A volatile financial environment, greater accountability pressures, the need for new business models, new technologies and changing demographics are just some of the challenges facing higher education leaders in the 21st century. Successfully facing them, finds a new report released today by ACE, requires new forms of leadership, particularly the principles of collaborative or shared leadership.
The report, Shared Leadership in Higher Education: Important Lessons from Research and Practice, is co-authored by the University of Southern California’s Adrianna J. Kezar, professor for higher education and co-director of the Pullias Center for Higher Education, and Elizabeth M. Holcombe, a research associate at the Pullias Center.
It is the latest in the ACE Center for Policy Research and Strategy's Viewpoints: Voices from the Field, a series of independent papers authored by leading social science researchers designed to explore new and emergent concepts that help readers reframe or retool their thinking about higher education policy and practice.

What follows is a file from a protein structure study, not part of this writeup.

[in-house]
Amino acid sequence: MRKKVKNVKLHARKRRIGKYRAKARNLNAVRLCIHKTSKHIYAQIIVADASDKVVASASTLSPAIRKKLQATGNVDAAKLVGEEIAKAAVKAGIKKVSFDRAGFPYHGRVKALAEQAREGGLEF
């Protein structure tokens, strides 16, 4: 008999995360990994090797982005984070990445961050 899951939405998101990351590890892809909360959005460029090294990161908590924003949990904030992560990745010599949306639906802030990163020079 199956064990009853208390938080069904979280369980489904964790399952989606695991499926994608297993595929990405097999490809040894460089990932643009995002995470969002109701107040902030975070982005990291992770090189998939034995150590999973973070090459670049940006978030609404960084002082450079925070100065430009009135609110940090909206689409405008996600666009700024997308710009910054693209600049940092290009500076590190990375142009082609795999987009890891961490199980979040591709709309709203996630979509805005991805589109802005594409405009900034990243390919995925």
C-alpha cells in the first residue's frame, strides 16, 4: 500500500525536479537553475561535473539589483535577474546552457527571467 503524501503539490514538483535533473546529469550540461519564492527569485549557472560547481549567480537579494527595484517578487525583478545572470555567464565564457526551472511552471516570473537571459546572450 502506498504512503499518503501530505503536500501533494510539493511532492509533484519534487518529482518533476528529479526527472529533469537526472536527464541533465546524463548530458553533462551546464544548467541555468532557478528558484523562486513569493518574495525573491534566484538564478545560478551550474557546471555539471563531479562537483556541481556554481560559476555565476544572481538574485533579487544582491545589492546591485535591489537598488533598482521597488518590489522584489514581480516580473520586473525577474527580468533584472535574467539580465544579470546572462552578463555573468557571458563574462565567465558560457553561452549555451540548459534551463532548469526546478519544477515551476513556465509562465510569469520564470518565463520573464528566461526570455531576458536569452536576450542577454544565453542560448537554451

Shared leadership is defined as moving away from the leader/follower binary, capitalizing on the importance of leaders throughout the organization—not just those in positions of authority—and creating an infrastructure that allows organizations to benefit from the leadership of multiple people. As opposed to shared governance, shared leadership is more flexible and identifies various individuals from across campus with relevant expertise, regardless of hierarchy. This allows multiple perspectives rather than those of a single decision-making body, such as only faculty or administration.
After reviewing and synthesizing the existing literature on shared leadership–in and outside of higher education–the authors found that shared leadership consistently emerges as a key factor for organizations that were best able to learn, innovate, perform and adapt to the types of external challenges confronting campuses.
The paper also argues that in order to reap the benefits of shared leadership, organizations should ensure that such leadership structures and processes are authentic and thoughtfully designed. Conditions that promote and sustain shared leadership include team empowerment, supportive vertical or hierarchical leaders, autonomy, shared purpose or goals, external coaching, accountability structures, interdependence, fairness of rewards and shared cognition.
In addition, the authors examined the significance of the research for leadership development, discuss challenges to this approach, and offer implications for practice on college and university campuses.
To see the full report, click here.